Jeffery Taylor scored 18 points, Jenkins added 17 and Vanderbilt rallied with a 16-2 run over the final 5 minutes to end the Wildcats' 24-game winning streak that lasted more than three months.
"Their 24 game winning streak. Their name on the front of their jersey doesn't matter to us," Vanderbilt's Lance Goulbourne said. "Whoever was in our way, we were going to play as hard as we could to try to win that championship." Festus Ezeli also had 17 points for Vanderbilt (24-10), which was playing in its first SEC tournament final since 1951, the year of its only other championship. The Commodores pushed ahead in the final minutes with a few timely shots, but mostly with suffocating defense.
Kentucky (32-2) didn't score a field goal over the final 8:04 and shot just 35.9 percent from the field (23 of 64).
"We played really solid defense all game," Taylor said. "The coaches came up with a great game plan and we followed that for the most part. Also, you have to be a little lucky. They missed some open looks."
The Wildcats might still win a championship this season, but it wasn't in the SEC tournament. Even with the loss, Kentucky will almost certainly earn a No. 1 seed in the NCAA tournament when the brackets are announced later Sunday.
Kentucky coach John Calipari said the loss didn't dampen his enthusiasm for this team, but it did serve as a wake-up call.
"Maybe now everybody realizes we're not invincible," Calipari said. "We're like everybody else out there. We're going to have to execute, play hard and with some aggressiveness and intensity or we will get beat."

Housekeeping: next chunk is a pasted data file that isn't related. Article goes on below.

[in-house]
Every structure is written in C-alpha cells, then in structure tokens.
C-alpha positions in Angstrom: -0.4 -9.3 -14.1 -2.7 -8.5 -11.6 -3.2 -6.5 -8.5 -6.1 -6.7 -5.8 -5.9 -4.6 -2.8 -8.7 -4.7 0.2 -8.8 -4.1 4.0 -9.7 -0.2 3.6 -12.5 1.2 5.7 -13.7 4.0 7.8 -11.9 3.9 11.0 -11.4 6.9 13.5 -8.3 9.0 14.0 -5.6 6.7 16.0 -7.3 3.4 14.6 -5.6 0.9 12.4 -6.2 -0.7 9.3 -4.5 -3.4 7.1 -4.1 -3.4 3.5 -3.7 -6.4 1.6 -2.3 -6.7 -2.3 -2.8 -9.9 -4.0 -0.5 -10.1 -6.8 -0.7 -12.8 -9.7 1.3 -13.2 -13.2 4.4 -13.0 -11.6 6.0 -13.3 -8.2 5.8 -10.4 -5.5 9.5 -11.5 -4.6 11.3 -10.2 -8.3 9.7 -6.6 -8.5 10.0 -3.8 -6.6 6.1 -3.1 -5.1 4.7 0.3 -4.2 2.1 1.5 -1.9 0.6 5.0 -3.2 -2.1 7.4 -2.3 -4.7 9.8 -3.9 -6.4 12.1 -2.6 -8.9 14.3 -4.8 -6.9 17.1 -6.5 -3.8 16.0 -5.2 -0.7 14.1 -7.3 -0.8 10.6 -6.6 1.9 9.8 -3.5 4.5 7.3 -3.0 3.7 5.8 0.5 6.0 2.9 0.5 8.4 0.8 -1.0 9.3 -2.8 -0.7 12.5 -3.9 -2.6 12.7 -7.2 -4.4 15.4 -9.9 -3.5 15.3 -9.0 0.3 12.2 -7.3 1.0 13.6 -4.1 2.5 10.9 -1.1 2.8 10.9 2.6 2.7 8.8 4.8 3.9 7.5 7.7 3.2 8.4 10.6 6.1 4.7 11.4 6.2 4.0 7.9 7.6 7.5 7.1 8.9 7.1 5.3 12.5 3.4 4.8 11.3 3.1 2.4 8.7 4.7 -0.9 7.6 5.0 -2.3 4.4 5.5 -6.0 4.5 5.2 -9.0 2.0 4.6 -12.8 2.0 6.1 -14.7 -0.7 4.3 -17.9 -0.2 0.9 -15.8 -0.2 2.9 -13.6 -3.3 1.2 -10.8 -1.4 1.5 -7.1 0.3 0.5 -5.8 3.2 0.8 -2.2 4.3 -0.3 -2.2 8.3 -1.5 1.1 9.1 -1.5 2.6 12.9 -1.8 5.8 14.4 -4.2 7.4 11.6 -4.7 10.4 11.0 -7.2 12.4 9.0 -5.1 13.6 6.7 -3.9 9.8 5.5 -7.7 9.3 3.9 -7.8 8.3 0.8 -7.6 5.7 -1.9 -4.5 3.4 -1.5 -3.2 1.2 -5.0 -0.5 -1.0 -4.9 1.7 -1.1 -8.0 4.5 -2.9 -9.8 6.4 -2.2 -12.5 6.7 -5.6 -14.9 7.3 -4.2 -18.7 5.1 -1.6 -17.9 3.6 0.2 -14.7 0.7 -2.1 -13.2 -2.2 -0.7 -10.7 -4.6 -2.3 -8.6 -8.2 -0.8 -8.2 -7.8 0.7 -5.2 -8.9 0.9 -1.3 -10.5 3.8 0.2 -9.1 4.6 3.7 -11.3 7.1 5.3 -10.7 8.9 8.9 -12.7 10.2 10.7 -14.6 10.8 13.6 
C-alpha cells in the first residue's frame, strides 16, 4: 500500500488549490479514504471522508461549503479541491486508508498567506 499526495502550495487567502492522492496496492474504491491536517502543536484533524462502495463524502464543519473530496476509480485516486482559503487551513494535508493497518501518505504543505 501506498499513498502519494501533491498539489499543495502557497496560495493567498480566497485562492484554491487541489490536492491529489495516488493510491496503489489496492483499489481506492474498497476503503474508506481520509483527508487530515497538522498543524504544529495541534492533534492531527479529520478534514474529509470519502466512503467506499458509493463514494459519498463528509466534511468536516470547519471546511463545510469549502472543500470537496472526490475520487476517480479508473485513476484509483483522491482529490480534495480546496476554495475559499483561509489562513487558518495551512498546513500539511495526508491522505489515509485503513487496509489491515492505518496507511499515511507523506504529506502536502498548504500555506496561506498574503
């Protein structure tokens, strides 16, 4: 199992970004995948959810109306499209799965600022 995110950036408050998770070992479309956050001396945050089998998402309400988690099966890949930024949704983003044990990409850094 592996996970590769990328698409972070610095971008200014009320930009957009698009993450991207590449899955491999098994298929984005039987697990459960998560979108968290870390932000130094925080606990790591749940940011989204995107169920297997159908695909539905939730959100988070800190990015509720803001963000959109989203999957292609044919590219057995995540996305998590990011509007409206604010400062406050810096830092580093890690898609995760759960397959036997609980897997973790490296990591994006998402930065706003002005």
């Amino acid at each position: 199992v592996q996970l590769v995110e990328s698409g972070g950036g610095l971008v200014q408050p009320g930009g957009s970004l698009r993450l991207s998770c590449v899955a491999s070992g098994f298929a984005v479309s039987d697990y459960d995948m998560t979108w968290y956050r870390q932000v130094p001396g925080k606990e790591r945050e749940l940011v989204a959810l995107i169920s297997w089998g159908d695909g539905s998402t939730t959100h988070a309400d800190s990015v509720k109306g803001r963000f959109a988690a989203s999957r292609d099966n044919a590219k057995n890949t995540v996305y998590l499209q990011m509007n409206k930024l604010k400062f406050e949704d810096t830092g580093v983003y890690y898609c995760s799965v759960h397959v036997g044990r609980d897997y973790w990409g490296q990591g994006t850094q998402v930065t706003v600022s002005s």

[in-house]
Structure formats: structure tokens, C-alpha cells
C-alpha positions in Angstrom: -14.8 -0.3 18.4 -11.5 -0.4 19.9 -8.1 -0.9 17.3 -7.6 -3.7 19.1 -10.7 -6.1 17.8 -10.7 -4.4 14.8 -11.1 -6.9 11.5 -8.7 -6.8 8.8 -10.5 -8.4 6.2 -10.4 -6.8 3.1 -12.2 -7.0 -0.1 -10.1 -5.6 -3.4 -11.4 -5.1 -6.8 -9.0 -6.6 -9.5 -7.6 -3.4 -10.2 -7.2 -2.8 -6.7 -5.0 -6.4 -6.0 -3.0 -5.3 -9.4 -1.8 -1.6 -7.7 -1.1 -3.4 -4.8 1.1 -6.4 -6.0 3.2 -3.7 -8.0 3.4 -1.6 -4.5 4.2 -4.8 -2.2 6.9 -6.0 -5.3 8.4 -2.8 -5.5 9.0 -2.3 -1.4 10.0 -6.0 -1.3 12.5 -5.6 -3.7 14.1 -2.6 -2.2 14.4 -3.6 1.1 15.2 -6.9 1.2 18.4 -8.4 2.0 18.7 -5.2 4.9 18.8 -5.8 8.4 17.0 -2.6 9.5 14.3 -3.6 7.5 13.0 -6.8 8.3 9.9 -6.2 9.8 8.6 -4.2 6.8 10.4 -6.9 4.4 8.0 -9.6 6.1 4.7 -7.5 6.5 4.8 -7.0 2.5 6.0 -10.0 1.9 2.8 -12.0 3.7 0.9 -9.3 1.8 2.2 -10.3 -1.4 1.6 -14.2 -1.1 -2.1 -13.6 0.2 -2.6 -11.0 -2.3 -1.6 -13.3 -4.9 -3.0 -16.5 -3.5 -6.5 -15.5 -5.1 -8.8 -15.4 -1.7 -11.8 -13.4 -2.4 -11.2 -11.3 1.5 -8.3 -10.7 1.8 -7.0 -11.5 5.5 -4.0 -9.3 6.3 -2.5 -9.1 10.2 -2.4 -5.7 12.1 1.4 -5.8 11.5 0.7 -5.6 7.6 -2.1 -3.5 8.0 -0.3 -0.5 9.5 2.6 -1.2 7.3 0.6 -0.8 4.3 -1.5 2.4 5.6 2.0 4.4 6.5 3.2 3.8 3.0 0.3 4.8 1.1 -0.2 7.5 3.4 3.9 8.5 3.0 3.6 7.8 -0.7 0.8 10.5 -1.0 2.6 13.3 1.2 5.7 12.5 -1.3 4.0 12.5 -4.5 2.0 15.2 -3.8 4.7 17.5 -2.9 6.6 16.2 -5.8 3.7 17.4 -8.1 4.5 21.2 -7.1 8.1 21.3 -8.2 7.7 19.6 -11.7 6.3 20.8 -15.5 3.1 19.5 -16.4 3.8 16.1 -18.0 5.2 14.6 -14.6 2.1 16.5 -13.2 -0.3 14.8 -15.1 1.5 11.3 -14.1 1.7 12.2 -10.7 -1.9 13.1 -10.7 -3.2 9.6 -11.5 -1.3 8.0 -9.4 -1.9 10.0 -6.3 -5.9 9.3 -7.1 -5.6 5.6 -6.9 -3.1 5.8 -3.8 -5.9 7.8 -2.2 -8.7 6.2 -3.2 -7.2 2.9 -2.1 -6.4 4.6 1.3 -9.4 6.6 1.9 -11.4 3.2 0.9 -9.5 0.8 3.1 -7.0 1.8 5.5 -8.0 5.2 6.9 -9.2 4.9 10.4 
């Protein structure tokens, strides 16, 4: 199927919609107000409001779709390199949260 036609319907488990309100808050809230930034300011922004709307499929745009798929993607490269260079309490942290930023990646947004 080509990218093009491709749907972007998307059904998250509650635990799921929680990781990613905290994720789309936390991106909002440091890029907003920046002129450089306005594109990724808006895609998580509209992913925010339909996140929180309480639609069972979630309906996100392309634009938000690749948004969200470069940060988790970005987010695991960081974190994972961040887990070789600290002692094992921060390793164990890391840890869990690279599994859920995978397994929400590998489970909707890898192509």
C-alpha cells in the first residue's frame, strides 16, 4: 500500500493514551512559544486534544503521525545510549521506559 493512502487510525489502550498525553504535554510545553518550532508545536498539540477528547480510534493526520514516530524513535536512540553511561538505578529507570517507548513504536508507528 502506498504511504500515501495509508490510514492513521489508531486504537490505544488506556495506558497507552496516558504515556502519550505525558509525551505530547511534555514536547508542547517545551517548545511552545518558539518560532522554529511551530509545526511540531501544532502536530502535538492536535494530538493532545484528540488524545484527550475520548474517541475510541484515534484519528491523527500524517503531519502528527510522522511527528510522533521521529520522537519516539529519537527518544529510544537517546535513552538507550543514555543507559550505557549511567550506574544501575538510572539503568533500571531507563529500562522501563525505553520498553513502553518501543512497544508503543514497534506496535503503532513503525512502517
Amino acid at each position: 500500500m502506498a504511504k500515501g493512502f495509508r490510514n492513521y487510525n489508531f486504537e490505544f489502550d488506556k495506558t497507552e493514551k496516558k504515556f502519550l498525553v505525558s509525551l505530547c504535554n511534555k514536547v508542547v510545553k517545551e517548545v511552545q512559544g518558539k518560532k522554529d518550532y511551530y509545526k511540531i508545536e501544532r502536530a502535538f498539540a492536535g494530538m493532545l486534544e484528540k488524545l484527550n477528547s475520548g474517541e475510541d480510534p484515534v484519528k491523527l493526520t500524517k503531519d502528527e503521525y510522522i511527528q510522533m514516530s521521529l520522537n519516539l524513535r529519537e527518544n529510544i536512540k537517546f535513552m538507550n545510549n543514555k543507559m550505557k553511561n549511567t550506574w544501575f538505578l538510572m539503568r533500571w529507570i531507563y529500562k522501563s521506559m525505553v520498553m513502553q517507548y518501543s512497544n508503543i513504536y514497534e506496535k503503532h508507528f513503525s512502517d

Darius Miller scored 16 points in a surprise start for Kentucky while Terrence Jones and Anthony Davis both added 12. Davis had 10 rebounds and three blocked shots, but he got into some rare early foul trouble that limited his effectiveness. Calipari has repeatedly told anyone who will listen that he doesn't care about conference tournaments, viewing them as a nuisance before the NCAA tournament because of the three-games-in-three-days grind.
Vanderbilt had already played Kentucky close twice this season, and the Commodores were up to the challenge once again. Taylor scored 13 first-half points and Jenkins hit three 3-pointers as the Commodores pushed out to a 26-18 but had to settle for a 37-37 tie at halftime.
As is their custom, Kentucky's fans completely took over the SEC tournament and turned New Orleans Arena into a home venue, roaring when Miller was announced as a surprise starter. But even with that emotional lift, Vanderbilt had more energy in the first half and the Wildcats were constantly battling from behind.
Miller's eight first-half points and a couple of timely 3-pointers by Kyle Wiltjer helped Kentucky keep things from getting out of hand.
There wasn't much separation in the second half until about halfway through, when Jones had two powerful dunks to put Kentucky up 54-49 and get the crowd into it.
It looked like Kentucky might pull away, but then the entire team's shooting touch suddenly went frigid. After a dunk by Miller with 8:04 left, the Wildcats missed 14 consecutive shots from the field to lose for the first time since Dec. 10. "We missed every single shot down the stretch," Calipari said. "And when I say every shot, I mean every shot."
Vanderbilt worked its way back from a seven-point deficit with 5:25 remaining, tying the game at 62-all on Ezeli's tip-in with 1:56 left and taking the lead for good when freshman Kedren Johnson converted a three-point play. The loss spoiled the Wildcats' perfect season against SEC competition. Kentucky is 18-1 against SEC opponents.
Vanderbilt has won four of five games heading into the NCAA tournament and is certainly confident after beating the No. 1 team in the country. "It's unbelievable. I'm so happy right now," said Vanderbilt's Steve Tchiengang, who was wearing a basketball net and Mardi Gras beads around his neck in the aftermath. "I feel so blessed to be around these guys and this coaching staff. It's just an awesome feeling. I really can't explain it. It's unbelievable."